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April 17, 2015updated 29 Jan 2016 7:03pm

The Larousse Book of Bread author Eric Kayser's top ten baking tips

By Spear's

Don’t sweat the setbacks when you embark on ‘the great bread-making adventure’, the French baker and food writer tells Spear’s. Here are his top ten pointers

Eric Kayser has recently published The Larousse Book of Bread and to celebrate this he has compiled his top ten baking tips for us here at Spear’s.

1. It is possible to make excellent bread with all types of flours, provided the raw materials are of good quality. If you love bread and enjoy making it, you will be tempted to try out different kinds of flour. To familiarise yourself with the experience of bread making, I advise you to begin with all-purpose (plain) flour.

2. There was a time when I preferred to use organic flours, but the prohibitive costs were putting customers off. Rational and controlled agriculture has the advantages of organic cultivation without the inconveniences. It is called ‘rational’ because it ensures the use of good quality raw materials as well as methods of production which respect the environment. In the end, it’s a question of judgment: of avoiding the most harmful insecticides and pesticides, without eliminating them altogether, and of accepting a lower yield per acre. This method is less rigid and, in a way, more realistic.

3. Read the label carefully before buying: the presence of enzymes to facilitate better fermentation is acceptable, but nothing else. The advantage of using a rationally-farmed flour is that you get precise information and genuine traceability. You know what ingredients you are mixing, and what you will eat as a result.

4. I recommend using an unrefined salt, like Fleur de Sel de Gu’rande or another artisan sea salt equivalent – preferably with high iodine content. ‘Unrefined’ means it comes in flakes or crystals and still contains all its minerals, such as magnesium. My scientifically unproven conviction is that this type of salt helps bread to keep longer.

5. In my bakery we use softeners to purify tap water. In an ideal world it would be best to use spring water, but think about how it reaches you: in plastic bottles! I do believe it’s a good start to neutralize impurities and limestone in the water as much as possible, and to achieve this easily, you can use a water filter pitcher or attach a filter to the tap.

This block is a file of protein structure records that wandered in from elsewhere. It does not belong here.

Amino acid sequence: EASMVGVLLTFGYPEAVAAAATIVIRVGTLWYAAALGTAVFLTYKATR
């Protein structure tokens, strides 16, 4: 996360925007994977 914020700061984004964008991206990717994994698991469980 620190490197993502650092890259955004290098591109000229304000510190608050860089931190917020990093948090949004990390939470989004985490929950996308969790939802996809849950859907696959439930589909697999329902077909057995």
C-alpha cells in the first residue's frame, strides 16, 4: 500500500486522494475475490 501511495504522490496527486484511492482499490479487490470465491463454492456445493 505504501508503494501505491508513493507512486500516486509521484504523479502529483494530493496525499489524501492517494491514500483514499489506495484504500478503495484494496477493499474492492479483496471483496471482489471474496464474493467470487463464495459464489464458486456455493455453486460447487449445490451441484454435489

6. Kneading by hand is an invaluable experience that I heartily recommend. I strongly believe that energy is transmitted through the hands during the kneading process. All comparative studies I have made throughout my baking life convince me that dough works better if mixed by hand rather than by a machine. ‘Hands-on’ kneading is a required experience for anyone who wants to learn how to make bread, because the hands receive the essential information on the progress of the dough’s development.

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7. Base temperature is an essential baking principle. The temperature of dough after kneading (generally 24-25’C), depends on a base temperature that is calculated by adding together the room temperature, that of the flour, and that of the water. Knowing and respecting this principle produces bread of consistent quality. Ideally, the base temperature is 54-56’C for white bread and 58-65’C for dark bread.

Obviously you also need to take into account the temperature of your kitchen, and to readily understand that a difference of 10’C can have a significant impact. Before you start kneading, quickly check these three temperatures (flour, water, ambient) to see if you have achieved the average.

8. During the baking, the carbon dioxide that has been created during fermentation, and which is held in place by the network of gluten strands, turns into steam and will try to escape. To control the direction in which the dough expands, it is important to manage the ‘openings’ in the last stage of proofing. This is done by scoring, or finely slashing, the dough. The dough is usually scored with a sharp blade (a dough cutter or special razor-sharp baker’s ‘lame’) mounted on a handle. The depth of the incisions depends on the level of the fermentation: the more the dough has risen, the shallower the cuts.

9. You will get the best results with a convection oven, especially for breads that require a long baking time. The most important thing is to preheat the oven to the instructed temperature; otherwise, the scoring will not develop.

10. Bread should be baked in a steam-filled oven. The steam slows the drying of the dough but encourages the development of a good, well-coloured crust and a moist, well-flavoured crumb. The best way to create steam is to preheat a baking pan in the bottom of the oven and add 50 g (scant quarter cup) of water just before putting the bread in to bake. Failing that, you could also brush or spray the dough lightly.

Eric has some parting words: ‘You may experience a few setbacks when you embark on the great bread-making adventure. Remember that it is less a question of following recipes than of listening to your instincts and observing how the dough evolves. The potential for error will be different every time you bake, since the dough itself is never exactly the same.’ So, if at first you don’t succeed…

The Larousse Book of Bread

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